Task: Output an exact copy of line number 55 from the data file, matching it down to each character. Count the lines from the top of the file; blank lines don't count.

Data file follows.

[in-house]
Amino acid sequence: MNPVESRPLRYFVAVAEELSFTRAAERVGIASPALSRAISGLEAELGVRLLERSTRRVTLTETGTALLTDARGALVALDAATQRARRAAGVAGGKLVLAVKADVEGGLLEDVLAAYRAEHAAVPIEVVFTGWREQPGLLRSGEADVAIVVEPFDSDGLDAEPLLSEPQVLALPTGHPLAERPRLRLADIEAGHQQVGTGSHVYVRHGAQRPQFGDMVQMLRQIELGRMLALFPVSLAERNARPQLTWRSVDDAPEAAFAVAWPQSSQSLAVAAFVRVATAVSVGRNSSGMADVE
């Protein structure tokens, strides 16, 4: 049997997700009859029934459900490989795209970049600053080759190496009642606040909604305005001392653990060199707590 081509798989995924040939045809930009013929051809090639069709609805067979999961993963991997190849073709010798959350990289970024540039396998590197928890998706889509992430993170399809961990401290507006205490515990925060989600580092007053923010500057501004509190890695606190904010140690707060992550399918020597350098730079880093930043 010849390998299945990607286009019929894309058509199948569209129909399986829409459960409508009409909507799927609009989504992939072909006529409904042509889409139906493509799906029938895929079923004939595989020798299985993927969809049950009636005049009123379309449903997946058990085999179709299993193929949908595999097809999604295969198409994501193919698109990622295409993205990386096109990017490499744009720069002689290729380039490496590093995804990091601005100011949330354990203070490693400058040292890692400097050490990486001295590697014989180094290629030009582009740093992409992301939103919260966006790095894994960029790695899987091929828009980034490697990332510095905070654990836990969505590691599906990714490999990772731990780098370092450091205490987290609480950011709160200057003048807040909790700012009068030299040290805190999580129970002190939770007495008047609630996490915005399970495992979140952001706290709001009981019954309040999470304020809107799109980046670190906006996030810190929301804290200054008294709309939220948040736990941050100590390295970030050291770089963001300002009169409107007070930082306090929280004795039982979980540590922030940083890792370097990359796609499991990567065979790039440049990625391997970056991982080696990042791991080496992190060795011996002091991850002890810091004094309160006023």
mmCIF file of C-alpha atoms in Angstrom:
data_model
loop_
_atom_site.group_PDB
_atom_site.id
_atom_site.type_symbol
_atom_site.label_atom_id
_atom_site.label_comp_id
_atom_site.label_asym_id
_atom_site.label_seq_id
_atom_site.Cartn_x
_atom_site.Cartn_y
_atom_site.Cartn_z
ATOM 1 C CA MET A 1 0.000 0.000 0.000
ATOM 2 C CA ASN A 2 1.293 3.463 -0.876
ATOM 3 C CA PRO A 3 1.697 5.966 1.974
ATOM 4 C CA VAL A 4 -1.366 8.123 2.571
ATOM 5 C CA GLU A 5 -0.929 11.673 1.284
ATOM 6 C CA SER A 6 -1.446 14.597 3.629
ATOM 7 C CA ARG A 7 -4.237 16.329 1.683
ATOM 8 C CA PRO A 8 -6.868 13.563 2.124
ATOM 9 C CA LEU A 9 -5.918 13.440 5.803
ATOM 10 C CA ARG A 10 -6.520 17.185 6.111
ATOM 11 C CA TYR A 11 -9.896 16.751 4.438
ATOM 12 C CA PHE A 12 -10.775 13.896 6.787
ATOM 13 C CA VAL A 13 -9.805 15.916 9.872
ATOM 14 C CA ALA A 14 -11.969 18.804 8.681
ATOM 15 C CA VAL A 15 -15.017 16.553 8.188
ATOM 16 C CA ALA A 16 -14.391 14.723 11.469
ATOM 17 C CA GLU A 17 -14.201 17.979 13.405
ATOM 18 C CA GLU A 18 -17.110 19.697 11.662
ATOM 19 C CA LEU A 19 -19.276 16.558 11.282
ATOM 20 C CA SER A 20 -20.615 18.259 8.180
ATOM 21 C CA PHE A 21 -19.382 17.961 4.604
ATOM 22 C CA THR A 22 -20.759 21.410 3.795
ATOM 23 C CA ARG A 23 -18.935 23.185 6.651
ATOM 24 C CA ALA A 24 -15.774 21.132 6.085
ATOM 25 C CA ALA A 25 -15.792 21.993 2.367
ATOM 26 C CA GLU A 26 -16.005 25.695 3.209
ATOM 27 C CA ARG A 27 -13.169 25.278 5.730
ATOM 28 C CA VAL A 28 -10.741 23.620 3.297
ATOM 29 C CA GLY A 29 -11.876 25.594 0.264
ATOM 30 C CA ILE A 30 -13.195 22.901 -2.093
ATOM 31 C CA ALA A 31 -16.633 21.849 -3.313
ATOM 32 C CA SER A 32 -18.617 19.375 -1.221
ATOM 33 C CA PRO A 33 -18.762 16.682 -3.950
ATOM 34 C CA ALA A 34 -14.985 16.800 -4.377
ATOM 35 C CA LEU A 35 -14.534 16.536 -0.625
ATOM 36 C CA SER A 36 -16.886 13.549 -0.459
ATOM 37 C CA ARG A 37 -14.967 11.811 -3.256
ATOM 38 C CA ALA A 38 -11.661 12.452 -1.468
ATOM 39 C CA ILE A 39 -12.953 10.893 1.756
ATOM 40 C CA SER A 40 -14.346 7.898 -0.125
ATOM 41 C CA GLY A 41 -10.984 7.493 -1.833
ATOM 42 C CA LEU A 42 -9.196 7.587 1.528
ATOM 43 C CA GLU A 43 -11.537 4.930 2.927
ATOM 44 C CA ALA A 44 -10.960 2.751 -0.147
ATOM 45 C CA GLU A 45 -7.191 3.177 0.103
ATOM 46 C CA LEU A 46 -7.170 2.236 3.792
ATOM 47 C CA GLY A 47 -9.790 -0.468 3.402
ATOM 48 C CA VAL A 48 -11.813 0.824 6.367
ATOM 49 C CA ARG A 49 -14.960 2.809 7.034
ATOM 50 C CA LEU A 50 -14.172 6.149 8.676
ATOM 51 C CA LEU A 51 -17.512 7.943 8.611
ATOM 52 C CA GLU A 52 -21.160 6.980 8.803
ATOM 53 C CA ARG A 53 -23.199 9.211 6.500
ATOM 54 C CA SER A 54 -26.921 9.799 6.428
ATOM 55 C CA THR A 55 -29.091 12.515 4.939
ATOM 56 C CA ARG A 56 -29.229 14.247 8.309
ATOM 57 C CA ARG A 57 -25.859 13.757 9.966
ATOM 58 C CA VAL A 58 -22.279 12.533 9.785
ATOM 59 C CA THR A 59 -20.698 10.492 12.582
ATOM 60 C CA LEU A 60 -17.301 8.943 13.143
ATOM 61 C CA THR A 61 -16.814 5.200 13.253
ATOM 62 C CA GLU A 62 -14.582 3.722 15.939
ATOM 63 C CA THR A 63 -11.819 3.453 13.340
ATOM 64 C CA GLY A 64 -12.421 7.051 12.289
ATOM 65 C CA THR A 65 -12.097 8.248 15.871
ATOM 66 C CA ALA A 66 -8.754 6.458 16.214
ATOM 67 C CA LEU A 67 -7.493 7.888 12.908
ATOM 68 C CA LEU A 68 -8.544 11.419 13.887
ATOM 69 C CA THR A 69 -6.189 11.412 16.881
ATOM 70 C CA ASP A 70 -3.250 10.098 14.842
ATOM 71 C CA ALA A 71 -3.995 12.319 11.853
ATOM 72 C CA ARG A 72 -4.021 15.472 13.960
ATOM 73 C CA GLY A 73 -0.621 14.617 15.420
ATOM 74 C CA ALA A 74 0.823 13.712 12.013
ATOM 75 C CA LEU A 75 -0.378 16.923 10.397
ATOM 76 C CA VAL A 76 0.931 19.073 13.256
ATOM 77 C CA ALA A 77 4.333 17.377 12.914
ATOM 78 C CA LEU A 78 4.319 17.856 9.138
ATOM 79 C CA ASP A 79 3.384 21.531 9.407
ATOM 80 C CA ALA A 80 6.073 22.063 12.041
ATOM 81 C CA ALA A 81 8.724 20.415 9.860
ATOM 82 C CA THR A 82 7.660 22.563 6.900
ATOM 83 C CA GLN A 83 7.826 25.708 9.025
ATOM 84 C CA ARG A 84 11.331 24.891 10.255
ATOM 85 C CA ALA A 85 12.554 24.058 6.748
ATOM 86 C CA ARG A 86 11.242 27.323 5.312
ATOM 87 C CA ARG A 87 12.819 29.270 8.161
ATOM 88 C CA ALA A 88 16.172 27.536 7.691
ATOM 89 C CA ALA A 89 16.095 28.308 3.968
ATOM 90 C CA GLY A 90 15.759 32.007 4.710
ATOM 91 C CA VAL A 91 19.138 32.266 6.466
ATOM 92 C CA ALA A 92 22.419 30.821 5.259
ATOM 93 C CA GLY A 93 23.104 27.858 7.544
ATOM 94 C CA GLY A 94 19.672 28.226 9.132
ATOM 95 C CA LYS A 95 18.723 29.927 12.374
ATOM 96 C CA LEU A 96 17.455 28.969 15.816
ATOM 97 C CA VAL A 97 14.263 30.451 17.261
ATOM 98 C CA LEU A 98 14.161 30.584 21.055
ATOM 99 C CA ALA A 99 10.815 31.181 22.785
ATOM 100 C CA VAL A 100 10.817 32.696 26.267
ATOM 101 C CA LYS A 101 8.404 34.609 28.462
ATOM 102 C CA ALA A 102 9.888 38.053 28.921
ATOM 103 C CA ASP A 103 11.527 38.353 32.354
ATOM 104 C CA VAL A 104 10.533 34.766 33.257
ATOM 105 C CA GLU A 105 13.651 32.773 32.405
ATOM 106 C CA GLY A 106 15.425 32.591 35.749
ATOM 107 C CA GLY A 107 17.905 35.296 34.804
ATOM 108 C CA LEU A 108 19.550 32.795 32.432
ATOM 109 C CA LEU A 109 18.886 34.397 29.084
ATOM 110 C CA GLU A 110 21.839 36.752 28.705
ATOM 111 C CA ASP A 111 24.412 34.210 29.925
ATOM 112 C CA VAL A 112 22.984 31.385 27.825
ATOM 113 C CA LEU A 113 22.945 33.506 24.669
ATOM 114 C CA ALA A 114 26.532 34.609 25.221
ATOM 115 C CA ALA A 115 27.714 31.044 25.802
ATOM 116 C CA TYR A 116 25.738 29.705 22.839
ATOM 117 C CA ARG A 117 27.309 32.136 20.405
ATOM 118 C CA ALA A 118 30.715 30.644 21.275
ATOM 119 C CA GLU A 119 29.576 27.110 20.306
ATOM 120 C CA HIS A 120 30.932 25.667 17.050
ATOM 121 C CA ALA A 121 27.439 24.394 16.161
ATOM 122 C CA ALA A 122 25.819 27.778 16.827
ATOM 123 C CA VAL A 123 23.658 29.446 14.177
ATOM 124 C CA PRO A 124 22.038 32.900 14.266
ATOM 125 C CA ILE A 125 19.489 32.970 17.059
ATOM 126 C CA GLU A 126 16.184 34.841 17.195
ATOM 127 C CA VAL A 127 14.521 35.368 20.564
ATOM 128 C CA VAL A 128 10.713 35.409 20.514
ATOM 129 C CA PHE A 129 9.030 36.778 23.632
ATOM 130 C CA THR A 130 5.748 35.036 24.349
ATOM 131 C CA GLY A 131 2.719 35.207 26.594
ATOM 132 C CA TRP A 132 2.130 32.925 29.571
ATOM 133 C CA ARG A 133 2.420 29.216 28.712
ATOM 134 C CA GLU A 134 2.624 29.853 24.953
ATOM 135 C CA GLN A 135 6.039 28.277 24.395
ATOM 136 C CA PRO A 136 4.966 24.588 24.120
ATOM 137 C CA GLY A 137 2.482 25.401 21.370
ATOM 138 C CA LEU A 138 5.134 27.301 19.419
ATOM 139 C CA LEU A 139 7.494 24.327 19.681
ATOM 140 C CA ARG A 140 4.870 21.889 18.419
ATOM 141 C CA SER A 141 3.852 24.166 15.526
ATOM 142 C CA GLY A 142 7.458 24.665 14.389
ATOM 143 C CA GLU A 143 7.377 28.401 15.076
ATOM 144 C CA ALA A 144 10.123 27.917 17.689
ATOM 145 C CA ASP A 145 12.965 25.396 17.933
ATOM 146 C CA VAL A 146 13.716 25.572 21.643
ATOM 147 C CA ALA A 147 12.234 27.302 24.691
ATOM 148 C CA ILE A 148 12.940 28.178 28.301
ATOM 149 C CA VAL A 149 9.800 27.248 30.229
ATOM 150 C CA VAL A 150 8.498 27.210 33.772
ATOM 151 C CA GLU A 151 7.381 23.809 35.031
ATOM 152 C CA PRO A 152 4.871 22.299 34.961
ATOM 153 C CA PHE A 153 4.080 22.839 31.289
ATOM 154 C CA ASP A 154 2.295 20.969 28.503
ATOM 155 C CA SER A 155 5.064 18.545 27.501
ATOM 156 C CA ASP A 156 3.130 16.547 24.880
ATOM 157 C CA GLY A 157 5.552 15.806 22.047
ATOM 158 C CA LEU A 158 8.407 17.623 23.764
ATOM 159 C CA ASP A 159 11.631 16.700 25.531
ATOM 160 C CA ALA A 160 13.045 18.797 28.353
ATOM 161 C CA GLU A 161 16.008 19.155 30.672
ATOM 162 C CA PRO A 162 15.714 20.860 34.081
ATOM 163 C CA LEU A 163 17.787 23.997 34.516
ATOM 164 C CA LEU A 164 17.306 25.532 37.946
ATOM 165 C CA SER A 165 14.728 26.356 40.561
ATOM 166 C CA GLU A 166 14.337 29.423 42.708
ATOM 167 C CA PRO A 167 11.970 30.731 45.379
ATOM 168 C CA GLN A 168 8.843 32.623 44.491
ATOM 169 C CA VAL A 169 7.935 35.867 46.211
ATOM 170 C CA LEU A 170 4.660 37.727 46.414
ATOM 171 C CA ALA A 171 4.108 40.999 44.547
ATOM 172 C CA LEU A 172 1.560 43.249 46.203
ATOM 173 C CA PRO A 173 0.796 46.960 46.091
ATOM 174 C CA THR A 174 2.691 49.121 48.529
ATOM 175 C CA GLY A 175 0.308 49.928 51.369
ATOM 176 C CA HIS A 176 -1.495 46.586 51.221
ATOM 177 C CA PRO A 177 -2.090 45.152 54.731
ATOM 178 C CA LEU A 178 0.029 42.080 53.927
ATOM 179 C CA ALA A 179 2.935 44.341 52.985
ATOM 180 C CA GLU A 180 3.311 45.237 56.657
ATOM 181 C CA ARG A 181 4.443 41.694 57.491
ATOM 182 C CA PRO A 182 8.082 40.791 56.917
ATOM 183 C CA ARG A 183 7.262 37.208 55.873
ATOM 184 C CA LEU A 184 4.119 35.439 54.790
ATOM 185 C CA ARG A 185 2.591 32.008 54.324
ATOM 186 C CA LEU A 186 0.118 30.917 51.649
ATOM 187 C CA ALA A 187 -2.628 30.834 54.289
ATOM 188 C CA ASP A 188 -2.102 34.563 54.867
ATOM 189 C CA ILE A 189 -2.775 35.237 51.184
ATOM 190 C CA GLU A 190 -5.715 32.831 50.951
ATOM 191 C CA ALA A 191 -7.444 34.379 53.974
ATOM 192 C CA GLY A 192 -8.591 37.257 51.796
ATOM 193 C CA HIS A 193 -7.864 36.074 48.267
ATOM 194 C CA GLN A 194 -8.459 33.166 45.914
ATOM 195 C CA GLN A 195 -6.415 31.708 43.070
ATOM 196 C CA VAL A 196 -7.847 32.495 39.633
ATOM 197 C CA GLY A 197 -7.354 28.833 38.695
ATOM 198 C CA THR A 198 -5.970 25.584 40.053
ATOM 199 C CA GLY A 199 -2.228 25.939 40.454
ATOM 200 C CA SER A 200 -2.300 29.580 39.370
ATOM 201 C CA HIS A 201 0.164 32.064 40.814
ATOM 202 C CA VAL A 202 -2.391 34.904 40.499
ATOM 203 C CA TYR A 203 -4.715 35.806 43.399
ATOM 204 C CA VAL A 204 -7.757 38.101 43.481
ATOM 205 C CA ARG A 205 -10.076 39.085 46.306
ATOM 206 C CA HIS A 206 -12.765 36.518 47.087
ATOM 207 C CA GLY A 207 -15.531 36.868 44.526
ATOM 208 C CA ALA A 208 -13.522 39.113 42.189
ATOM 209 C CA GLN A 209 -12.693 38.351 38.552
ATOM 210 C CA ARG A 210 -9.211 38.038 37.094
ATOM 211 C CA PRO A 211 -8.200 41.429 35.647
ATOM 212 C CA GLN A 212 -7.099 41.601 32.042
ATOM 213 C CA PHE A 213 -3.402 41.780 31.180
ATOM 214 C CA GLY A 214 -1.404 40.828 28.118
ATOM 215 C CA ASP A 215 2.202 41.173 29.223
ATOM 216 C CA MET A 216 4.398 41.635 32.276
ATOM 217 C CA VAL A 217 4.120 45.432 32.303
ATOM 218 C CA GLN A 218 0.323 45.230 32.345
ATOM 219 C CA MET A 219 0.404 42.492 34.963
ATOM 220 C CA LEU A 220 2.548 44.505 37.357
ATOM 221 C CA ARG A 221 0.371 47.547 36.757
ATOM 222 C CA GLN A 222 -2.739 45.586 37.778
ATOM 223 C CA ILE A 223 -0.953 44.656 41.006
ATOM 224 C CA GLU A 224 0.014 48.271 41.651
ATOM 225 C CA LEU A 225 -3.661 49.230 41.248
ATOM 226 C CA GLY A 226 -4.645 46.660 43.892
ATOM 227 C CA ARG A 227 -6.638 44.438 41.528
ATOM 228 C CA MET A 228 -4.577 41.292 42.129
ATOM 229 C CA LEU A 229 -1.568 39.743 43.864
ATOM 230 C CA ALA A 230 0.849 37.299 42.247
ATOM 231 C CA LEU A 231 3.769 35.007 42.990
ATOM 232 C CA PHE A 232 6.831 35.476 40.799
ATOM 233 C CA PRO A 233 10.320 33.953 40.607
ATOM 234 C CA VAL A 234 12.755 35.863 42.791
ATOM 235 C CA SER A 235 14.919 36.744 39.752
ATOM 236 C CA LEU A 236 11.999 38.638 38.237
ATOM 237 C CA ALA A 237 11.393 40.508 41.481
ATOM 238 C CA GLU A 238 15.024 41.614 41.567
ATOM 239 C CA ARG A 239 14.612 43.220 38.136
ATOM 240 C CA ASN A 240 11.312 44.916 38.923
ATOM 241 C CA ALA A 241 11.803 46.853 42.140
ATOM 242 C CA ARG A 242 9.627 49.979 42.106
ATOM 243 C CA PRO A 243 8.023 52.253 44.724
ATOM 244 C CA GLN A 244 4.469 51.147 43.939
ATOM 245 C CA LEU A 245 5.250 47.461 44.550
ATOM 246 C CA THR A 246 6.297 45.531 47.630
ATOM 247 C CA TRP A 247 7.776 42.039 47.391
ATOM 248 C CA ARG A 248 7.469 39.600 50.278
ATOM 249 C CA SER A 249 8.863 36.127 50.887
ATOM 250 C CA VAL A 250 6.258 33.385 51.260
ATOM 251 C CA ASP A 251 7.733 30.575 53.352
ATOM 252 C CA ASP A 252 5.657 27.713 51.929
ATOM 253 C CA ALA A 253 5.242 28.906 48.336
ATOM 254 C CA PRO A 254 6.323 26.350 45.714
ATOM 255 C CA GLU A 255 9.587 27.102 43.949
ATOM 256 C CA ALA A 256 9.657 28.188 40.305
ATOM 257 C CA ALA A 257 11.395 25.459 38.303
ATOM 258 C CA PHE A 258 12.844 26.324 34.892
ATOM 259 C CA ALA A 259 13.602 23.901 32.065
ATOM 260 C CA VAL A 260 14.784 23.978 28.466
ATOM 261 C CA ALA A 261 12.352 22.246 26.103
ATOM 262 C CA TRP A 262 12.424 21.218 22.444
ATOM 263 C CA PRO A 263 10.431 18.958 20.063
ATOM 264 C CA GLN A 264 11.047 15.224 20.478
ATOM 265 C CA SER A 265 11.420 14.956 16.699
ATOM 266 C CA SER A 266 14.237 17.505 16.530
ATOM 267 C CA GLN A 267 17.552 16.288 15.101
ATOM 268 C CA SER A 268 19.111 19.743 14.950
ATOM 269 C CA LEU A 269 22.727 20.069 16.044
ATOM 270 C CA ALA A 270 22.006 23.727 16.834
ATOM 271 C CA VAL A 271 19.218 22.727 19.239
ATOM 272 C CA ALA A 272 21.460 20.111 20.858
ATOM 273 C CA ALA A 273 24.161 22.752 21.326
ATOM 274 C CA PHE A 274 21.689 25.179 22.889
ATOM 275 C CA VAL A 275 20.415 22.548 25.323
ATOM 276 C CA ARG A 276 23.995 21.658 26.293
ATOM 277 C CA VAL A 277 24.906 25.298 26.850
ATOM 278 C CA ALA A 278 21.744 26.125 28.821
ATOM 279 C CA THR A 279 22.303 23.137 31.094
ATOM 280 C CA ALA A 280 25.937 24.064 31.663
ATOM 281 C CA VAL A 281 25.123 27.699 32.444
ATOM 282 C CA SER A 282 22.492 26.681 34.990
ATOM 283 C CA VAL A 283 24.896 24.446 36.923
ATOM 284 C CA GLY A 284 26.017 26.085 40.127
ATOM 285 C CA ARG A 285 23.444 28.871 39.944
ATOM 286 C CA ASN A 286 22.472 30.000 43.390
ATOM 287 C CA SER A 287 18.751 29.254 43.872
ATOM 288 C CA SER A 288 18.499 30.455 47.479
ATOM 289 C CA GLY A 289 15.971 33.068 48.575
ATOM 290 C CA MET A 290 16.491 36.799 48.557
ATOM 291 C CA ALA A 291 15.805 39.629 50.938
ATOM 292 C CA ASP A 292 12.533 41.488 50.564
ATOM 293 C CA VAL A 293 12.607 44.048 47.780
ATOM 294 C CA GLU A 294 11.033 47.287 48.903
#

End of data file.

ATOM 39 C CA ILE A 39 -12.953 10.893 1.756